Saturday, May 22, 2010


I just finished a great book called Tea with Hezbollah. The premise of the book is that two men went to several locations in the Middle East, going to the decision makers and leaders asking questions with a focus on loving your neighbors.
Jesus has a conversation, recorded in Luke 10, where he states the importance of “Loving the Lord your God with all your heart and with all your soul and with all your strength and with all your mind’ and Love your neighbor as yourself.” (v. 27). Focusing on the second half, these took the verse and the story which follows back to the people living where the parable would have lived.
“In reply Jesus said: "A man was going down from Jerusalem to Jericho, when he fell into the hands of robbers. They stripped him of his clothes, beat him and went away, leaving him half dead. A priest happened to be going down the same road, and when he saw the man, he passed by on the other side. So too, a Levite, when he came to the place and saw him, passed by on the other side. But a Samaritan, as he traveled, came where the man was; and when he saw him, he took pity on him. He went to him and bandaged his wounds, pouring on oil and wine. Then he put the man on his own donkey, took him to an inn and took care of him. The next day he took out two silver coins and gave them to the innkeeper. 'Look after him,' he said, 'and when I return, I will reimburse you for any extra expense you may have.'” (Luke 10: 30-35).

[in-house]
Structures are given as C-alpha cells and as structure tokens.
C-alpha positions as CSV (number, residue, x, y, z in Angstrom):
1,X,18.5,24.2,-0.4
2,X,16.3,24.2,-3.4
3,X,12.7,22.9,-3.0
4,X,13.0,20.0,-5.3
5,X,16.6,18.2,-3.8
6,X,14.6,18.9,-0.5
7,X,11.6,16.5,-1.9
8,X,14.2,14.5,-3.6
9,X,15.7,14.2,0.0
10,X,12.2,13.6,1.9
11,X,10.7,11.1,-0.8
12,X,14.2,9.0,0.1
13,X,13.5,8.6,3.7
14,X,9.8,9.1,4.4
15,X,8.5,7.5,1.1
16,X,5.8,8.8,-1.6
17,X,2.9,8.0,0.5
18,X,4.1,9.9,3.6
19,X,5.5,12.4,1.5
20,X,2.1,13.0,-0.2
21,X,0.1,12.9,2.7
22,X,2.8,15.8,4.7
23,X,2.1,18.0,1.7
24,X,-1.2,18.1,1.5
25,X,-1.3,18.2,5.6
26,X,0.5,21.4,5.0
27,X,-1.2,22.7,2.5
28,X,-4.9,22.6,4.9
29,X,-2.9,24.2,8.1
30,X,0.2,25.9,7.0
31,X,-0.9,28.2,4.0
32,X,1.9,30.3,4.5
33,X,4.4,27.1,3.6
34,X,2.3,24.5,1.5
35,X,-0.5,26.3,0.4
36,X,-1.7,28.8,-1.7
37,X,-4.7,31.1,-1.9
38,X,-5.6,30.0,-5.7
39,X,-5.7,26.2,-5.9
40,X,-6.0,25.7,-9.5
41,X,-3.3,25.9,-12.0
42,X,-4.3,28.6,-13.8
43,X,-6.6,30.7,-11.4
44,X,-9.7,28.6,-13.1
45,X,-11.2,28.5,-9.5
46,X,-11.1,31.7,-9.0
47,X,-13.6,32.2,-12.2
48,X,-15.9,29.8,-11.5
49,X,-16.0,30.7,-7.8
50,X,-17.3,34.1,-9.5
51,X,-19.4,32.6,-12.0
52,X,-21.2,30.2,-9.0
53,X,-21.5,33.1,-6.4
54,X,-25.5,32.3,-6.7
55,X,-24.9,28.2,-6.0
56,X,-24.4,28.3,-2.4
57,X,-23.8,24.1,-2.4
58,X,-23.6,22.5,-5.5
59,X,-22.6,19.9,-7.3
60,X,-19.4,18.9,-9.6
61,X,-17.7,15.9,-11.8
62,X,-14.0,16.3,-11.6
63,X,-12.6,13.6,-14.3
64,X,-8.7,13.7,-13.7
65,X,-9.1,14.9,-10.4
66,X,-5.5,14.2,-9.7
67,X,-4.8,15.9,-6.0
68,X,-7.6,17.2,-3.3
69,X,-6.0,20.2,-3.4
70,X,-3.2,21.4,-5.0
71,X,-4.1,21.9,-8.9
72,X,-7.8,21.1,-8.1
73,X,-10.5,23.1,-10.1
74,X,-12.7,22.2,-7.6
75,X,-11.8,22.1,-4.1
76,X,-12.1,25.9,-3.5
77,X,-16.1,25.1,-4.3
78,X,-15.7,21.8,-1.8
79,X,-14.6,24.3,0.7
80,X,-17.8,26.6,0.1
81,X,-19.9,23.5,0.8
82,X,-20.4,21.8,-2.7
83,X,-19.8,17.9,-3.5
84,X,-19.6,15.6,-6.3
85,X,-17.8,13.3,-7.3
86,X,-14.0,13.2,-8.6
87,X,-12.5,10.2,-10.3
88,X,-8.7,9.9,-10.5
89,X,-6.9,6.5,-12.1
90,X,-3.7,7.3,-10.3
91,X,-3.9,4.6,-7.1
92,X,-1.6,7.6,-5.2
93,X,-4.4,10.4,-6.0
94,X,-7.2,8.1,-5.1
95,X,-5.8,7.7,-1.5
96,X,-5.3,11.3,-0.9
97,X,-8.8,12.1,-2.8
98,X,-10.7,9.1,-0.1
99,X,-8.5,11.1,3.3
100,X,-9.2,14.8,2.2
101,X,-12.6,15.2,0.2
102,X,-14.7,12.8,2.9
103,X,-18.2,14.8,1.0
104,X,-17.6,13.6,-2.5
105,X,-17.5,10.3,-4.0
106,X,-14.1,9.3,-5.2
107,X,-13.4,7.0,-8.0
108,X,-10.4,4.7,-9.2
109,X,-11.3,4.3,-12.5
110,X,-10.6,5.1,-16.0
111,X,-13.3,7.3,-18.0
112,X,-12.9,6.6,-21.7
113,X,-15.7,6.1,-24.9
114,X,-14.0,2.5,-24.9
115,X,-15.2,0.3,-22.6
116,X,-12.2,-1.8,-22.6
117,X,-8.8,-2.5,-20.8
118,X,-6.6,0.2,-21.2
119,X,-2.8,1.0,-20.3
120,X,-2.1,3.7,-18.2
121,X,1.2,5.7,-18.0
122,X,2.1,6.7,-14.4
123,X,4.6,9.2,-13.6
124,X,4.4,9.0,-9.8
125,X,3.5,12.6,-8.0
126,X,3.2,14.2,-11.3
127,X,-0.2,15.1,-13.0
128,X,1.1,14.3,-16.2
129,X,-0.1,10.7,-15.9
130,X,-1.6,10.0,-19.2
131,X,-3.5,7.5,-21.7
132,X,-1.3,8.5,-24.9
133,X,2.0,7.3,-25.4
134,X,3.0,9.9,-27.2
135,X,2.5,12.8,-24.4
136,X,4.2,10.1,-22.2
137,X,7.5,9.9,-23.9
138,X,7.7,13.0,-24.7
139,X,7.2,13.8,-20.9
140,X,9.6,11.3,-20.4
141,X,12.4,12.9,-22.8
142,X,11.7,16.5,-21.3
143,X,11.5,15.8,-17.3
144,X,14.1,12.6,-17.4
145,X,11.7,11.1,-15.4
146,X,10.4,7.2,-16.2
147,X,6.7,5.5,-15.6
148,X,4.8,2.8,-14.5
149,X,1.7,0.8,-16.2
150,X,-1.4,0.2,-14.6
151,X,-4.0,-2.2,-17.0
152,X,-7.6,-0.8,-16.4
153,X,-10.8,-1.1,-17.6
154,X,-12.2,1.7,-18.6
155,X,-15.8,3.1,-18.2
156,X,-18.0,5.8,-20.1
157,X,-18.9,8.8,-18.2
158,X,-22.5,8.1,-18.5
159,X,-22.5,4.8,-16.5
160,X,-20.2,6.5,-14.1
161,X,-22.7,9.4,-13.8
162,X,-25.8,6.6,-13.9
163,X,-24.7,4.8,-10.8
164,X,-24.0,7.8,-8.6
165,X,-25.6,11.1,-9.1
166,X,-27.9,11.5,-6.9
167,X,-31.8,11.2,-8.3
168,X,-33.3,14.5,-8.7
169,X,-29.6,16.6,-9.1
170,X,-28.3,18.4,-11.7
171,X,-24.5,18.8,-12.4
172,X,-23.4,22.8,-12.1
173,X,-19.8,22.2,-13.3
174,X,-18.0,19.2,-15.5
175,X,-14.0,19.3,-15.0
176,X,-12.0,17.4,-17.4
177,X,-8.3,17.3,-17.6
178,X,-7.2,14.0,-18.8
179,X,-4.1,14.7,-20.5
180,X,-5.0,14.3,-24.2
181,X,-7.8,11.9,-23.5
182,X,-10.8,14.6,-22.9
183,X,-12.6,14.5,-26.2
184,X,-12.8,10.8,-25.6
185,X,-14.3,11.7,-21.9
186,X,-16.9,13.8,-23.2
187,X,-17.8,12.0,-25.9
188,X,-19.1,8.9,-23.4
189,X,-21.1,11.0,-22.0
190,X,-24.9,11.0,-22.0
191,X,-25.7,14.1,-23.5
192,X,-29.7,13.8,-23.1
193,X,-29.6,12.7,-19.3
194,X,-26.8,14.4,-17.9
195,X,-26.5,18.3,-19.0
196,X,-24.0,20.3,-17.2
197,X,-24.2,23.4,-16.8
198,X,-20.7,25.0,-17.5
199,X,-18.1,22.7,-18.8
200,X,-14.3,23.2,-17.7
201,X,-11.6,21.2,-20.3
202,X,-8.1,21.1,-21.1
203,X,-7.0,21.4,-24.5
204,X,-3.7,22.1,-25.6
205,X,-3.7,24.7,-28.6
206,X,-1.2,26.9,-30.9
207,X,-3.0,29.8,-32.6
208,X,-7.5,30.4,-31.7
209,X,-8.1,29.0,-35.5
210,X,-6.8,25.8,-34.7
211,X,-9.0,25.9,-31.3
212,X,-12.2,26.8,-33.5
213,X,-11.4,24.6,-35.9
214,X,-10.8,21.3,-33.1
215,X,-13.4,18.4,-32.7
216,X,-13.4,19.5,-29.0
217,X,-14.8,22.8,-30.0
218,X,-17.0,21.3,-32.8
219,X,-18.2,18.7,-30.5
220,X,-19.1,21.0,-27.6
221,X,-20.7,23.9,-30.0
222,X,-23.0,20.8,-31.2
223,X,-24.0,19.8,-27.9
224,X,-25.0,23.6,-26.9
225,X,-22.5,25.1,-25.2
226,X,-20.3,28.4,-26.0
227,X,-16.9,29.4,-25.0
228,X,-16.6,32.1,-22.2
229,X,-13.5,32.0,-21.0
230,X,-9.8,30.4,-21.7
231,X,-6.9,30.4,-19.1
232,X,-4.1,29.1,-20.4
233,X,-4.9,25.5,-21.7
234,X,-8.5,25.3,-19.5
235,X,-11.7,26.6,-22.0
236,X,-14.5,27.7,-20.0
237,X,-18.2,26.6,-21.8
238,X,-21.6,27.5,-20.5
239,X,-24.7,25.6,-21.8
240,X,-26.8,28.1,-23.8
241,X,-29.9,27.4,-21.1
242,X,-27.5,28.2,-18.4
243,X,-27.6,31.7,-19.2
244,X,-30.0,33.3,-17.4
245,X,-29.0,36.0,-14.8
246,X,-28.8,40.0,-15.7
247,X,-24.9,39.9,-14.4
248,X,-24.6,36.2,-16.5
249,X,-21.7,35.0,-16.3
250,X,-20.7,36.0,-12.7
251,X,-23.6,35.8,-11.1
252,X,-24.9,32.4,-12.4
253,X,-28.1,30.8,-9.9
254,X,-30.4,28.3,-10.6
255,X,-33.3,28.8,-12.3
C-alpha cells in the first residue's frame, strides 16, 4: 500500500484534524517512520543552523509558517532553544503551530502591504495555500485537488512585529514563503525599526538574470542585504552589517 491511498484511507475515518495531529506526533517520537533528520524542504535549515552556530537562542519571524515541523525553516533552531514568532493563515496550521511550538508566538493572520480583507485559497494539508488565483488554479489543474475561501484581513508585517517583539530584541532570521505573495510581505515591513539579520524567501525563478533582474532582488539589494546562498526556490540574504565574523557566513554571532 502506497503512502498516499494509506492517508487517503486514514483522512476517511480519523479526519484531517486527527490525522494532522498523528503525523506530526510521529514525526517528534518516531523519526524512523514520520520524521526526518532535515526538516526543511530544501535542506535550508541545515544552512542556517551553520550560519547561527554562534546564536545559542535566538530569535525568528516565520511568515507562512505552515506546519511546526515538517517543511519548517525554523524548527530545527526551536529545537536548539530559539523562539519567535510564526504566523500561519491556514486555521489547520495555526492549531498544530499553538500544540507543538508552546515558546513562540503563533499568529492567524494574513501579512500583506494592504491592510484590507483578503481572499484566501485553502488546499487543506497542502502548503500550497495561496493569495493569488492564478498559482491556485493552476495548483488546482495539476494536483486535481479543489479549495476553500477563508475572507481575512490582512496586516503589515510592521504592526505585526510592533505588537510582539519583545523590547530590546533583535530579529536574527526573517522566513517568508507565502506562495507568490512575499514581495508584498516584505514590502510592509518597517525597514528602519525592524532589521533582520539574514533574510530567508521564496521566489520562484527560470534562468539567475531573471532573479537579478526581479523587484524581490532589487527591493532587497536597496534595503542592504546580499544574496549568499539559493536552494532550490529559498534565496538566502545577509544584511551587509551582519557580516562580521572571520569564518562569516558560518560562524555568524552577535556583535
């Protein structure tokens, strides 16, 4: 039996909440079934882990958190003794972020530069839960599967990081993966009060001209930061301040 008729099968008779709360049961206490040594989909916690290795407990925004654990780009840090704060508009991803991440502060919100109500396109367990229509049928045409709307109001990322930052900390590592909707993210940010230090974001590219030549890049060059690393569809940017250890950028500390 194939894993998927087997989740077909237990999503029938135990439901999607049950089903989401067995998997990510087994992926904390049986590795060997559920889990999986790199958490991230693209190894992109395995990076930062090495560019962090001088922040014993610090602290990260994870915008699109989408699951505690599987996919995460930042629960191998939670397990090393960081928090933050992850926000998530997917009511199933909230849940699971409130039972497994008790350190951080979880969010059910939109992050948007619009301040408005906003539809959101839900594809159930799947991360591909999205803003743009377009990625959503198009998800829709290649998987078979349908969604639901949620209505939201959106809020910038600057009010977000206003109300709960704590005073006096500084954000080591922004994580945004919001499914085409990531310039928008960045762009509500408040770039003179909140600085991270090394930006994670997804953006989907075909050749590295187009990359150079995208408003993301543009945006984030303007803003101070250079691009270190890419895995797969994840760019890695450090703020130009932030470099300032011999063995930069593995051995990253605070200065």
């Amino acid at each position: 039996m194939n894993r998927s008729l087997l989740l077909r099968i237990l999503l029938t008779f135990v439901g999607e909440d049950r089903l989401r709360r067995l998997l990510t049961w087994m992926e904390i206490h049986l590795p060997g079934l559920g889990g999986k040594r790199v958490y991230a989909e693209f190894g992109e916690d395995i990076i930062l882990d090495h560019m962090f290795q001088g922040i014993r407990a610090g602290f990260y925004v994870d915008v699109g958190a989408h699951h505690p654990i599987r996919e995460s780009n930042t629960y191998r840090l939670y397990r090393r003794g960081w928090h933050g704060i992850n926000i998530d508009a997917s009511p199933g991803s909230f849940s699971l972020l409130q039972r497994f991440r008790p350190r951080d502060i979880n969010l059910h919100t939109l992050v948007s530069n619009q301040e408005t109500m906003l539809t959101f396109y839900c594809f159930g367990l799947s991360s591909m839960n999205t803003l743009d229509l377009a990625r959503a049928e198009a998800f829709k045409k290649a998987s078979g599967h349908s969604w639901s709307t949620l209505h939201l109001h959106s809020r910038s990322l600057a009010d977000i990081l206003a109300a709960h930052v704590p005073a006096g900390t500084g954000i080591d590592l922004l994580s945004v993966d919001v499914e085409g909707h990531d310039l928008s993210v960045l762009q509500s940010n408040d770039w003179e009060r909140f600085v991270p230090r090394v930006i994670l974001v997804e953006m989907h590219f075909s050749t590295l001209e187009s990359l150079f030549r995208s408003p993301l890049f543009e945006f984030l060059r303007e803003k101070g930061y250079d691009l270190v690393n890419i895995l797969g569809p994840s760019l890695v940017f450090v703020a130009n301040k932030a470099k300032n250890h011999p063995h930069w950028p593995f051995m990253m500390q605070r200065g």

The question then, and now, boils down to who is my neighbor? I highly recommend the book and hearing the different answers. But, in my own thoughts while reading it, I was thinking about the “enemies” of my own community. Gangs are one that spring to mind. But, what about poverty, fear, families that are falling apart – what are the enemies there? How do we love our enemy? Is it possible? Or is it so difficult, so terribly difficult that we have convinced ourselves that not only is it impossible but it is an unassailable wall. What if it is not impossible? Yes, terribly difficult – but what if the true enemy is the belief that it is impossible?